How lockdown has created a PYO surge and teen pickers have stepped up to the plate
- Credit: Archant
There are rich pickings to be had in the fruit farms across Norfolk.
The sunniest May on record has produced a bumper crop of sweet strawberries, and restless families eager for a trip out are flocking to the fields.
Emma Tacon of The Tacon’s farm in Rollesby said the coronavirus lockdown had transformed the way people thought about food and shopped for it.
Now that consumers had time on their hands they wanted to shop locally and find their village butcher or baker when normally they were just too busy, she said.
And lockdown easing had come just in time for the Pick Your Own season allowing people to travel in cars and enjoy outdoor activities at a safe distance with so much else off limits.
You may also want to watch:
Picking every other row made a natural 2m distance and people didn’t tend to pick on top of each other as a matter of common courtesy, she said.
“It is just lovely that people can come and do something outside in the fresh air,” she said.
- 1 Toddler found in car not wearing seatbelt and driver had no licence
- 2 'Absolutely crazy' - Beer gardens bustle on first weekend open
- 3 E-scooter riders clock up 10,000 miles in over two weeks
- 4 Police cracking down on anti-social motorbike riders
- 5 Man died after knife fight with housemate
- 6 Woman's appeal against condition on pub conversion rejected
- 7 Campaigner 'more convinced than ever' about new light rail link
- 8 'What's not to like?' - Waiting list for beach huts as owners return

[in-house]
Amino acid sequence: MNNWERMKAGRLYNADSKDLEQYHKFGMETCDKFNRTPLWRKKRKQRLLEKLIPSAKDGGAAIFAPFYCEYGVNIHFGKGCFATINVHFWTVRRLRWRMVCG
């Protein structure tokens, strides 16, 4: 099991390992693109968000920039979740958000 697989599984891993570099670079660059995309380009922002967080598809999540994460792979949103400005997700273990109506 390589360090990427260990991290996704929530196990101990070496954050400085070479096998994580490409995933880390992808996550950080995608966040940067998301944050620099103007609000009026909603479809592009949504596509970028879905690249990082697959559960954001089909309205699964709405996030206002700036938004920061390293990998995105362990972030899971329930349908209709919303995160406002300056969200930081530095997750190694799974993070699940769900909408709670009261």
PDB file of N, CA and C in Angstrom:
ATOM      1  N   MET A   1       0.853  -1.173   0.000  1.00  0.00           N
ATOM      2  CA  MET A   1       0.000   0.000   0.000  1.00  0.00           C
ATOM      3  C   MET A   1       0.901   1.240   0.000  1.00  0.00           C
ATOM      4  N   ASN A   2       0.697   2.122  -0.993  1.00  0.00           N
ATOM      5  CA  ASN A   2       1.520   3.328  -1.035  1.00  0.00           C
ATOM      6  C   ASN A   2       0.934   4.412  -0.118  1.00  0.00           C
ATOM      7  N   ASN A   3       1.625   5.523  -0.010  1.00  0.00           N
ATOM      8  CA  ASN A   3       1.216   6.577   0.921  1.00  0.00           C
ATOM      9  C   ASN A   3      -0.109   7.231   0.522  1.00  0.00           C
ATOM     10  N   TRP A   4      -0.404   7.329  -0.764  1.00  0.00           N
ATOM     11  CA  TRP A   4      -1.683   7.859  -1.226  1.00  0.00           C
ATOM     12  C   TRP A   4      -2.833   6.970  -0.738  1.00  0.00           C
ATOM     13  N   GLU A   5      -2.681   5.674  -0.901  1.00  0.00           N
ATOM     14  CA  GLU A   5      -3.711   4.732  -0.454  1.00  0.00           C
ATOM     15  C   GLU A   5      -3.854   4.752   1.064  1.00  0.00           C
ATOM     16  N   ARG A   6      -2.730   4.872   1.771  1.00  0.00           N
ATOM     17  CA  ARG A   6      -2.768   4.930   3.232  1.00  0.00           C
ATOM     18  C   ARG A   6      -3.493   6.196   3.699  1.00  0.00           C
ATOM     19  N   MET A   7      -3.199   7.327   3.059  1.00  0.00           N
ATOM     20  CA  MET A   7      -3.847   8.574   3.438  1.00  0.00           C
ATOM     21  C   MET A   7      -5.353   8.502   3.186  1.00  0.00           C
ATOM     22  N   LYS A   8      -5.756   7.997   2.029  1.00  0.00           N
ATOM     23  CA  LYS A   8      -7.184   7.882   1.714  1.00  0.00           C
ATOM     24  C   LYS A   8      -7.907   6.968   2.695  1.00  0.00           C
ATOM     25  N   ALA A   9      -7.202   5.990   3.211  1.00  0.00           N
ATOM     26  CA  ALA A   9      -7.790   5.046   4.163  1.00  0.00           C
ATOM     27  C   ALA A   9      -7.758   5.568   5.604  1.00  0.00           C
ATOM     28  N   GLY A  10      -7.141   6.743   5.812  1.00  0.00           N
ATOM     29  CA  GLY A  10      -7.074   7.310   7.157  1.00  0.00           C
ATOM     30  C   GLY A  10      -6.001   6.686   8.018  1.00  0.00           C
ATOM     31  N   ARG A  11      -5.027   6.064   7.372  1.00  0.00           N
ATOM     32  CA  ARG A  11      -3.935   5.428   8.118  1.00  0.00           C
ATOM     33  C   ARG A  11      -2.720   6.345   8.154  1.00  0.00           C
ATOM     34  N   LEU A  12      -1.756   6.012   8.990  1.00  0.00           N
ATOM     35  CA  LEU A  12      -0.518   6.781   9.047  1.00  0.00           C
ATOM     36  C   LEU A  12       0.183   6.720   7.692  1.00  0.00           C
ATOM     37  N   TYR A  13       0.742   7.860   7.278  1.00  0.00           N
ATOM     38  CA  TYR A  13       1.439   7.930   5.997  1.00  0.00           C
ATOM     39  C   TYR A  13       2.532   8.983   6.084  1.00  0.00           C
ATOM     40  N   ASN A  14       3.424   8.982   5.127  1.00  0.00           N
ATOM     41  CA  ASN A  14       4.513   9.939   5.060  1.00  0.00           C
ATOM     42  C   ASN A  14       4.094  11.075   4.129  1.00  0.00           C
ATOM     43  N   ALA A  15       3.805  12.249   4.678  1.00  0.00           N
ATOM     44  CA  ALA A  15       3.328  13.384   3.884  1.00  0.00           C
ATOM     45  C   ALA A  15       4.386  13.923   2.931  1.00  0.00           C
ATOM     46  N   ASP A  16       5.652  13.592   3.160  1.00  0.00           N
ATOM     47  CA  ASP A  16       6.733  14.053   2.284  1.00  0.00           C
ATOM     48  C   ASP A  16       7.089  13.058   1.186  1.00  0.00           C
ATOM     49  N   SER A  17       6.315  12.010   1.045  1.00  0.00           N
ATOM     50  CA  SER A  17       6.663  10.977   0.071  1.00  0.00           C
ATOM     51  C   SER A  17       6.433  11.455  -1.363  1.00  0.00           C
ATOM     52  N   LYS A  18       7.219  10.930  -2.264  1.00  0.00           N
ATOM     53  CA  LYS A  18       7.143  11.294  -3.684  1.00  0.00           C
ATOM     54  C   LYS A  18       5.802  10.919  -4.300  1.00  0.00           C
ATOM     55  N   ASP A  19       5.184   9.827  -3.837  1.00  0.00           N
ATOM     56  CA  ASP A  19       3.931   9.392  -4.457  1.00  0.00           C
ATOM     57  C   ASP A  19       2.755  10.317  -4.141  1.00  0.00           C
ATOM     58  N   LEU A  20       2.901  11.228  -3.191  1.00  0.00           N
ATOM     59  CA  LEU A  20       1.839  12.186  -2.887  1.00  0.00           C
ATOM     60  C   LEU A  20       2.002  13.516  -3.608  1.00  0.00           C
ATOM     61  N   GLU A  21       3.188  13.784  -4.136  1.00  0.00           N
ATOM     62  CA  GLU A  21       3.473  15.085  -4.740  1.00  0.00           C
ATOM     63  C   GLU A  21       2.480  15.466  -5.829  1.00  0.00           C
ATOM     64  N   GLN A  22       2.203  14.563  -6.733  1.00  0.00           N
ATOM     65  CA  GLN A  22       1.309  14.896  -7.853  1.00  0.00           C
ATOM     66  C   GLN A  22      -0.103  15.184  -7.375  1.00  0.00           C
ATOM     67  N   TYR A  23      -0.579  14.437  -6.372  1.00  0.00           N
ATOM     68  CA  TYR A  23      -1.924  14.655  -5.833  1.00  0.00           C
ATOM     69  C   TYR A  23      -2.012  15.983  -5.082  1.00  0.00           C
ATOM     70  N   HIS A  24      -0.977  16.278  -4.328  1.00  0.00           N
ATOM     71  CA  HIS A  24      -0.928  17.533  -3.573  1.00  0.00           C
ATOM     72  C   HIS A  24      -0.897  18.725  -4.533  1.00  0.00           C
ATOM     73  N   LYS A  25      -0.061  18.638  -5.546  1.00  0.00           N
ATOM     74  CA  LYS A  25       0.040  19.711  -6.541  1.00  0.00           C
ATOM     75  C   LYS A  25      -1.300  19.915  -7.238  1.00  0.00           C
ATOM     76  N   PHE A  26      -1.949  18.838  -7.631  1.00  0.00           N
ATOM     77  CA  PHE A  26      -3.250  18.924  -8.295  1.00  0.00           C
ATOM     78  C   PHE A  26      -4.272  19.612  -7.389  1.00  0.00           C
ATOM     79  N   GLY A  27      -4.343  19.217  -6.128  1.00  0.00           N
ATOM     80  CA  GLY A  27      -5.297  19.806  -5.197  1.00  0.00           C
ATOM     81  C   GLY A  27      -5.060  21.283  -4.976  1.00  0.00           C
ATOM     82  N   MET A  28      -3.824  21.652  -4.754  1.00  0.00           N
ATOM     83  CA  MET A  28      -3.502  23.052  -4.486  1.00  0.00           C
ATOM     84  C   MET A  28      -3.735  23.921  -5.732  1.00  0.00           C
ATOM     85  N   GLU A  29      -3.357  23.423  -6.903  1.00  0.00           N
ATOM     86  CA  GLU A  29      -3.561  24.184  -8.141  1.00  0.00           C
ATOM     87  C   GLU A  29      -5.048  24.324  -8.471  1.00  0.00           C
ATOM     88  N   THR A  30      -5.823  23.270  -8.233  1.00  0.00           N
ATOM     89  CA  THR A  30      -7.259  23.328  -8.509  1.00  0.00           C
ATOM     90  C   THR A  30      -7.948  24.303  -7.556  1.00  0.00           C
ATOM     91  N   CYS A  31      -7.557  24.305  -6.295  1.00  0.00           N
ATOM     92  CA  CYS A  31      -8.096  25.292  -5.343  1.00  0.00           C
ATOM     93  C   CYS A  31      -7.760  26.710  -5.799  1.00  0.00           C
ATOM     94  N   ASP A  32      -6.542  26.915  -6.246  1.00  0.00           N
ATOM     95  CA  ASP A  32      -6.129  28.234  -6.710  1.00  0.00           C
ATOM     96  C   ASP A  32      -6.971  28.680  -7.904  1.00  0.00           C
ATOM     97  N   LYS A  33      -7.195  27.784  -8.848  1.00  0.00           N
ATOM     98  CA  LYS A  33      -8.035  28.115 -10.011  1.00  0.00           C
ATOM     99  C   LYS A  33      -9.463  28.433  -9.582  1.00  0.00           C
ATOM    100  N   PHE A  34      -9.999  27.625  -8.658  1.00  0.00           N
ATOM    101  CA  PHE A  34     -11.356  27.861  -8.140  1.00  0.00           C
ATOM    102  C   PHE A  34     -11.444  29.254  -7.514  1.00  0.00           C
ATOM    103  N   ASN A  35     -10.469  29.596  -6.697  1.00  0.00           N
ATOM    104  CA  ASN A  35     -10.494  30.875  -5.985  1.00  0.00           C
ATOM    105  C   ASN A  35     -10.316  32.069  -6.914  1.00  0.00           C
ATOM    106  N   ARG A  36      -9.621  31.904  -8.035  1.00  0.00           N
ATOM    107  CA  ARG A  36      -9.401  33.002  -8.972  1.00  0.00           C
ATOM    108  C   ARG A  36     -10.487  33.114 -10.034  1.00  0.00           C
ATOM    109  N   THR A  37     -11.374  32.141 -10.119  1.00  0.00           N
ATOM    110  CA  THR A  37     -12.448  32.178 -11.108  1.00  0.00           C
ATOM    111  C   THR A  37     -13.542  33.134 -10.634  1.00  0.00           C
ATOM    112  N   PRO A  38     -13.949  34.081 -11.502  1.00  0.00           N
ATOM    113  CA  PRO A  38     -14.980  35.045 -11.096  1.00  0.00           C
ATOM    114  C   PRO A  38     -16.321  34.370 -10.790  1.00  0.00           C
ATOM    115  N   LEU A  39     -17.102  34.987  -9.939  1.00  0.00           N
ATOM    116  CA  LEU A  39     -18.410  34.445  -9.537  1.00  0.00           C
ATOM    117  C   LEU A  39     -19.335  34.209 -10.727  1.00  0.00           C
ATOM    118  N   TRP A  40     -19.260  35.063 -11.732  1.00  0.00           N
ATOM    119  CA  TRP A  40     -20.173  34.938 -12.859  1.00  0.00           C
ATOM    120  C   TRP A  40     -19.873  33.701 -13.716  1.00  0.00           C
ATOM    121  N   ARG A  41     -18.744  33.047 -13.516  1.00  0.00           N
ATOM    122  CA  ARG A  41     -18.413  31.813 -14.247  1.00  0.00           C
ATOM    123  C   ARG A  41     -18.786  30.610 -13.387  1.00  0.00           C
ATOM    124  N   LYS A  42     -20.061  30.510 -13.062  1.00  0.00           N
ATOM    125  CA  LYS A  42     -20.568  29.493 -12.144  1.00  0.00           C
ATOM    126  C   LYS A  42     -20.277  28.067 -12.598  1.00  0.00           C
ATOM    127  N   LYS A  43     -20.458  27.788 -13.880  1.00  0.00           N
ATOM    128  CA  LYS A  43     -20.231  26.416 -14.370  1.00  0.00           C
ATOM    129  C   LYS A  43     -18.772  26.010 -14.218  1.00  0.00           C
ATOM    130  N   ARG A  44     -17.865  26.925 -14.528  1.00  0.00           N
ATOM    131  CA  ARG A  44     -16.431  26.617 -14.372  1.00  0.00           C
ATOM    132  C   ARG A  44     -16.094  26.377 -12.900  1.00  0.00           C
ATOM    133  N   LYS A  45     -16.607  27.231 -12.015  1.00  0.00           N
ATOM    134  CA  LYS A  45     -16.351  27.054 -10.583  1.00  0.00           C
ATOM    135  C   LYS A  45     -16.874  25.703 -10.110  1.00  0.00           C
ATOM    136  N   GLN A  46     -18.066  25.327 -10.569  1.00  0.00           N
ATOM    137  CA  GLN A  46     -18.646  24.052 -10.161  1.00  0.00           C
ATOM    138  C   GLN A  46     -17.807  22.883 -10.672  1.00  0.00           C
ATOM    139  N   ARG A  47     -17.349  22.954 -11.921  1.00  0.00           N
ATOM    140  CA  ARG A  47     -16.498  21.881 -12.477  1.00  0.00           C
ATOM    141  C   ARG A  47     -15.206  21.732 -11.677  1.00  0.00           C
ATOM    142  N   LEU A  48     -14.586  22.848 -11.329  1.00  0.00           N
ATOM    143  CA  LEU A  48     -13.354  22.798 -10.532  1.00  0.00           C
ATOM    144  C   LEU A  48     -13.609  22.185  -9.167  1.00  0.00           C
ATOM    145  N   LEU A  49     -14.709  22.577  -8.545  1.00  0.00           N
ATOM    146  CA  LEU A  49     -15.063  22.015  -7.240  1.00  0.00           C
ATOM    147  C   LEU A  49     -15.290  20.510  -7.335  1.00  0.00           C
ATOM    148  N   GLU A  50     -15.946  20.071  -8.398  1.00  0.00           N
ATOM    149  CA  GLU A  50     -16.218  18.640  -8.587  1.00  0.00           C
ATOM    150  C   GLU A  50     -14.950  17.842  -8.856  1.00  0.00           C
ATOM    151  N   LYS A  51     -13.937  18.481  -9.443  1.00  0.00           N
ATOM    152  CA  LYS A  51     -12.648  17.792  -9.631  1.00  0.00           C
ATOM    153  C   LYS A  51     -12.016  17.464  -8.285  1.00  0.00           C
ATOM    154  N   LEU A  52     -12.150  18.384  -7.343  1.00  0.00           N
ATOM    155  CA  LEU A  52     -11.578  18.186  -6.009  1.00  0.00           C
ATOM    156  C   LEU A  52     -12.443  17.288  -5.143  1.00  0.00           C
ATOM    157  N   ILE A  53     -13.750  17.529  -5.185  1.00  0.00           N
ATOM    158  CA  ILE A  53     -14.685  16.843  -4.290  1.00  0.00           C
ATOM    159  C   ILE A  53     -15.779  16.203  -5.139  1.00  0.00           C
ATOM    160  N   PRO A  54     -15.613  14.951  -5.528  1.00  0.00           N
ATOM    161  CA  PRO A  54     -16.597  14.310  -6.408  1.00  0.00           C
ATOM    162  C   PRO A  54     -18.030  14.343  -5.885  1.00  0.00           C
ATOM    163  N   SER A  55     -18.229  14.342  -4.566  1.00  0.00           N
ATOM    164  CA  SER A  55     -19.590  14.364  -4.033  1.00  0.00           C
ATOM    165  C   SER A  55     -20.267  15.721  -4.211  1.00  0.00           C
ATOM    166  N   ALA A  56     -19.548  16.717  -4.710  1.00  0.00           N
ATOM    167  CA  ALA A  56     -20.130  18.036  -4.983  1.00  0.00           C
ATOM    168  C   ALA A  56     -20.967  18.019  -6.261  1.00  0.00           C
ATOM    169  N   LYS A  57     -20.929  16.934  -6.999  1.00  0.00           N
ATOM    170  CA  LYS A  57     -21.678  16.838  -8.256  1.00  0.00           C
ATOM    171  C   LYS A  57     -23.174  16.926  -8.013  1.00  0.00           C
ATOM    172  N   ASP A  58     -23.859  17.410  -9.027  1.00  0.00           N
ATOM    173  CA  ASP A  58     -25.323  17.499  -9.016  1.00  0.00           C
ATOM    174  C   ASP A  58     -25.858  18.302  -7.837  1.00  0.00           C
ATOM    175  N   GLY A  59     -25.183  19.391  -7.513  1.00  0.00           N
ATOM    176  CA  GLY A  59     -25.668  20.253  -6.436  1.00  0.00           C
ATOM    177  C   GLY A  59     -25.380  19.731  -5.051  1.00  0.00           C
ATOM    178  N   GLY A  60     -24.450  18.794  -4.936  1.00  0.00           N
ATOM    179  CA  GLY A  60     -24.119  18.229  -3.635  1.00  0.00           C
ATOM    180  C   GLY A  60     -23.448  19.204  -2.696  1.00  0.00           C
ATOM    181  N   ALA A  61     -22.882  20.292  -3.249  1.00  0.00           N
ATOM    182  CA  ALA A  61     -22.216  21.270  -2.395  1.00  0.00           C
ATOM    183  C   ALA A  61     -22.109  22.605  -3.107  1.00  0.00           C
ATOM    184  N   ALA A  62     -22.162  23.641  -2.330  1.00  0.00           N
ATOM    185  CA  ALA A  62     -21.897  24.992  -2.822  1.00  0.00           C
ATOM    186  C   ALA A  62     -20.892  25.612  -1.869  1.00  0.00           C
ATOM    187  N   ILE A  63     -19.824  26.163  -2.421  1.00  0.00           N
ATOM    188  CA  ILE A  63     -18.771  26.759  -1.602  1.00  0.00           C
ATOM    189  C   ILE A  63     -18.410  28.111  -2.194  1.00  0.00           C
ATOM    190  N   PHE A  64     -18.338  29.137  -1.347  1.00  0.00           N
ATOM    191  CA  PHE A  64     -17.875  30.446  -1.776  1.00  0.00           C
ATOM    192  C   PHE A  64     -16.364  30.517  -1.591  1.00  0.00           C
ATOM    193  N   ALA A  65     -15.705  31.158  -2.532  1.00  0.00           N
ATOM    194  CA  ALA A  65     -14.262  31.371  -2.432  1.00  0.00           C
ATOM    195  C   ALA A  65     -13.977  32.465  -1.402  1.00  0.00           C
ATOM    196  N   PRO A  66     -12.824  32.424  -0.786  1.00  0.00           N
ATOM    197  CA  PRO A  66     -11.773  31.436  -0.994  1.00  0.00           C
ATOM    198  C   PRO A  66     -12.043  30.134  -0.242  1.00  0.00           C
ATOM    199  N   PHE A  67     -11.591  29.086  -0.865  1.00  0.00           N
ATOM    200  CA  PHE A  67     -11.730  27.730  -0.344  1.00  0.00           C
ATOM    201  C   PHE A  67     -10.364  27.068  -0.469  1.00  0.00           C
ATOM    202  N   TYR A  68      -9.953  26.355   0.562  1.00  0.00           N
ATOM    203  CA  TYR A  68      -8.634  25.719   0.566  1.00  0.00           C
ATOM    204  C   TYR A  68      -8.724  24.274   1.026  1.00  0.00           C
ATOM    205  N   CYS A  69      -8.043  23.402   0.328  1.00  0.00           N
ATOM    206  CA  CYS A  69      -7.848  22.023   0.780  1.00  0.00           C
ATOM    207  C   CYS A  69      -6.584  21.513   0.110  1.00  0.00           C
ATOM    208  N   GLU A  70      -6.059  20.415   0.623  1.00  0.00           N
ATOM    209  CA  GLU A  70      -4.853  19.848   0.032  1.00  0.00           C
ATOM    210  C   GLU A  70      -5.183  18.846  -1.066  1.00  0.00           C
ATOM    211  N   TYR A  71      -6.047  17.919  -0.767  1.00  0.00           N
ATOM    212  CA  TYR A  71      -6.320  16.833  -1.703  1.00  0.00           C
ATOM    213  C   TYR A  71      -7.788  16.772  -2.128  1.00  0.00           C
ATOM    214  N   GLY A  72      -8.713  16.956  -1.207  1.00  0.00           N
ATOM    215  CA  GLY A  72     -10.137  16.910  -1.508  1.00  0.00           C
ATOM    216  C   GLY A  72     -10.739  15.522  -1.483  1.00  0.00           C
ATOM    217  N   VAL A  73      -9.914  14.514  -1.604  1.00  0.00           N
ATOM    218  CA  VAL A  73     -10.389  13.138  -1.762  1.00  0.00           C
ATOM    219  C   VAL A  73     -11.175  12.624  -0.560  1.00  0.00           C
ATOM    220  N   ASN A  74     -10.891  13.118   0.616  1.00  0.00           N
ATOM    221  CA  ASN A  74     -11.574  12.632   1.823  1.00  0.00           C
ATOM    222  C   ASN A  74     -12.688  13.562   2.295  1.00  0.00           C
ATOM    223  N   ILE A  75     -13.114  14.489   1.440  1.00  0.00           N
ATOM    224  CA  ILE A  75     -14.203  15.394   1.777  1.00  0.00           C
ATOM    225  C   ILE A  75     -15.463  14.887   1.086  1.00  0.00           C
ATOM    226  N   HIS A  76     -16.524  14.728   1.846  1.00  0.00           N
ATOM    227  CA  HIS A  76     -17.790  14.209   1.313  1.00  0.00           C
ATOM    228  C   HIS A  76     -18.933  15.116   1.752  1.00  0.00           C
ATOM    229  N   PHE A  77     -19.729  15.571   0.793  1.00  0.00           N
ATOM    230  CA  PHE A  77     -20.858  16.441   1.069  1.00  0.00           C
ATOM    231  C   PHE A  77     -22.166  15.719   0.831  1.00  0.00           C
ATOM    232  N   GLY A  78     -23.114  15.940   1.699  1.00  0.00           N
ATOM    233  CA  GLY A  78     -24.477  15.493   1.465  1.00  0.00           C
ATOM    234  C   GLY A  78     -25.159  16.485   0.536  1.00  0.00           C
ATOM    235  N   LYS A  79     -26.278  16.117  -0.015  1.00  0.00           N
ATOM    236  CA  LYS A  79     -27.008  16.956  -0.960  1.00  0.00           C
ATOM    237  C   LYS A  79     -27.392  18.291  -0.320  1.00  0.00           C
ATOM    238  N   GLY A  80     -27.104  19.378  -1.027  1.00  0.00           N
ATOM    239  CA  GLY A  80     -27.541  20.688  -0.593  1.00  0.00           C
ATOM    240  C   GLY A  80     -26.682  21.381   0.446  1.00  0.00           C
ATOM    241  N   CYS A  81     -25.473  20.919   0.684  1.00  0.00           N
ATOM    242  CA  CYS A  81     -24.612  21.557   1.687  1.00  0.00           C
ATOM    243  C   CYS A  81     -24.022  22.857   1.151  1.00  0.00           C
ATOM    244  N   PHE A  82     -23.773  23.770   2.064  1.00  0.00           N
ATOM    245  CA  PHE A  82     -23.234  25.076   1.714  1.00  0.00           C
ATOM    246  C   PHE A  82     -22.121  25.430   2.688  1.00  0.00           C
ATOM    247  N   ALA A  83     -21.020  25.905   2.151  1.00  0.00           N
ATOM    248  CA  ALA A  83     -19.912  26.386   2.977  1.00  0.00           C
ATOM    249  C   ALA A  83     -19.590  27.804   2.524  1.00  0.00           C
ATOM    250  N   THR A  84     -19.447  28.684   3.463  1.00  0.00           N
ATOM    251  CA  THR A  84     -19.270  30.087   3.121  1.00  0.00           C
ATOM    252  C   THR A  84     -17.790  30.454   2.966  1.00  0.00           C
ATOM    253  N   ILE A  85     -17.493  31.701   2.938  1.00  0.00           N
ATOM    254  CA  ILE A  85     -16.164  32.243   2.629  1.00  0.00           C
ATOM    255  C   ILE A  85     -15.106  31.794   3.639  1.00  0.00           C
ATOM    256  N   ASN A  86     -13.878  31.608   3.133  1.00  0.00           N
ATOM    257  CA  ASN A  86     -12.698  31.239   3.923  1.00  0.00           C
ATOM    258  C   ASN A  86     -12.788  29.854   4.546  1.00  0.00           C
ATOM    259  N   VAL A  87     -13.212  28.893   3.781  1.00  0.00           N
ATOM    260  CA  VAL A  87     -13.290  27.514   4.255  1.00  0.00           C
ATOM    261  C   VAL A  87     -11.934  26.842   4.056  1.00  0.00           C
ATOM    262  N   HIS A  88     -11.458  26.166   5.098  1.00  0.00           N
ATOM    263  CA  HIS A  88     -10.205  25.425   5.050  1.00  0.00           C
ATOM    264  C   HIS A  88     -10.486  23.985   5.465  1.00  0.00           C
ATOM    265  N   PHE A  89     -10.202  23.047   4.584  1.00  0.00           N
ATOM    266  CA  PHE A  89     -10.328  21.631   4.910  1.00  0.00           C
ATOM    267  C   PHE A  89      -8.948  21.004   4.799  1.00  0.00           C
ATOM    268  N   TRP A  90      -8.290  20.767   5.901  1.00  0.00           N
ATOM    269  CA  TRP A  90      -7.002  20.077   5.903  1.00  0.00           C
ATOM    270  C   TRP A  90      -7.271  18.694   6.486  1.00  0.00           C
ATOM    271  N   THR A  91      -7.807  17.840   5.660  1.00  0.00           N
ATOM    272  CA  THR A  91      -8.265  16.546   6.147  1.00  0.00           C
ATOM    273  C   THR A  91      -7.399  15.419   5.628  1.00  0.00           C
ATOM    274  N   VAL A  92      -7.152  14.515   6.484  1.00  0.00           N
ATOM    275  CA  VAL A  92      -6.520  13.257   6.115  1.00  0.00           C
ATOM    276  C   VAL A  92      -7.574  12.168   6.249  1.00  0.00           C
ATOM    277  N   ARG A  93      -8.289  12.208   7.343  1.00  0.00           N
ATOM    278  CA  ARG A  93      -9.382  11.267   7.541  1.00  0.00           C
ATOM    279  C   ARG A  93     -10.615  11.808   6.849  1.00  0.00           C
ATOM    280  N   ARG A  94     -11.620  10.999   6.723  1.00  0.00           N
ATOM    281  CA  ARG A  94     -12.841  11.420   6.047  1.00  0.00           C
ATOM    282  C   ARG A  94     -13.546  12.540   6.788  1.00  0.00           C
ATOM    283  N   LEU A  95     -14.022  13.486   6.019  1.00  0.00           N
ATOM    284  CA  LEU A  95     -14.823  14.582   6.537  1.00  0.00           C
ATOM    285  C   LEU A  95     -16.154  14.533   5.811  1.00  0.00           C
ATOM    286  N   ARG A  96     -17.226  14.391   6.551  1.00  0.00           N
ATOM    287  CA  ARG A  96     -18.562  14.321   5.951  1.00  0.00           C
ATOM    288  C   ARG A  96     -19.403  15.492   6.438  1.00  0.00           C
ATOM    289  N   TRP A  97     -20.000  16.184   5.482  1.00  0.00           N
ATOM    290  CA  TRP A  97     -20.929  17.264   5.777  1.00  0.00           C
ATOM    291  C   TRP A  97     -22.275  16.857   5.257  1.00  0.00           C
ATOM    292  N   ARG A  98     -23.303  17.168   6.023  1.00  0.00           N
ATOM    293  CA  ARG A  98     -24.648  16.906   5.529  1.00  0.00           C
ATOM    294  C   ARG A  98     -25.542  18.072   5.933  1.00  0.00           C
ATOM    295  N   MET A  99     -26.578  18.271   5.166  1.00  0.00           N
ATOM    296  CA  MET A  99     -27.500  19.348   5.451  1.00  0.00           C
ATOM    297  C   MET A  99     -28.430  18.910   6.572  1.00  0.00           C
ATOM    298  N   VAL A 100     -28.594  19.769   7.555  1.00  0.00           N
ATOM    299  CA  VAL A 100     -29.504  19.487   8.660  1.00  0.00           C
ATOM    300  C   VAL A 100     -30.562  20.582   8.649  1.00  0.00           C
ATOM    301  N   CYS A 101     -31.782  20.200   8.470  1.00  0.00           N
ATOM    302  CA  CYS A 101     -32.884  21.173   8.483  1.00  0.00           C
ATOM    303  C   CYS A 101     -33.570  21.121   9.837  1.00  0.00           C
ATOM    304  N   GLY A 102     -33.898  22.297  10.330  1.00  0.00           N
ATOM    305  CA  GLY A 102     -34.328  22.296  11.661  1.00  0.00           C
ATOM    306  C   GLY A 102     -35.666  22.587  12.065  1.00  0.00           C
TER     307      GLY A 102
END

- 9 Police on scene in village 'just in case' as person taken to hospital
- 10 Local pub splashes back into action
“The other thing is the fact that most of the entertainment is closed.
“It all comes down to time.
“People want to shop locally and be close to their food source, and suddenly they can.”
Although they had been very busy the PYO field and car park were large enough not to be impact on social distancing and people were being encouraged to sanitise their hands.
The farm had also put in a permissive pathway so people could walk from the village to the fields without going on the road.
Meawhile, the farm has employed ten local teenagers who would normally be at college to pick and plant for them.
Whereas the work would normally be carried out by Eastern Europeans Mrs Tacon said there was a glut of youngsters willing to work and they had all been turning up everyday since the beginning of lockdown, first for the asparagus and now for the fruit.
The Kings Arms at Ludham has provided a catering van at the field so people can make “more of a day of it”
Mrs Tacon added that this year’s maiden crop of berries were super large and extra sweet because of all the sunshine, the combination of the weather, everything else being closed, and a rediscovering of locally produced foods making it extra popular this year.
Strawberry season runs until the middle of July.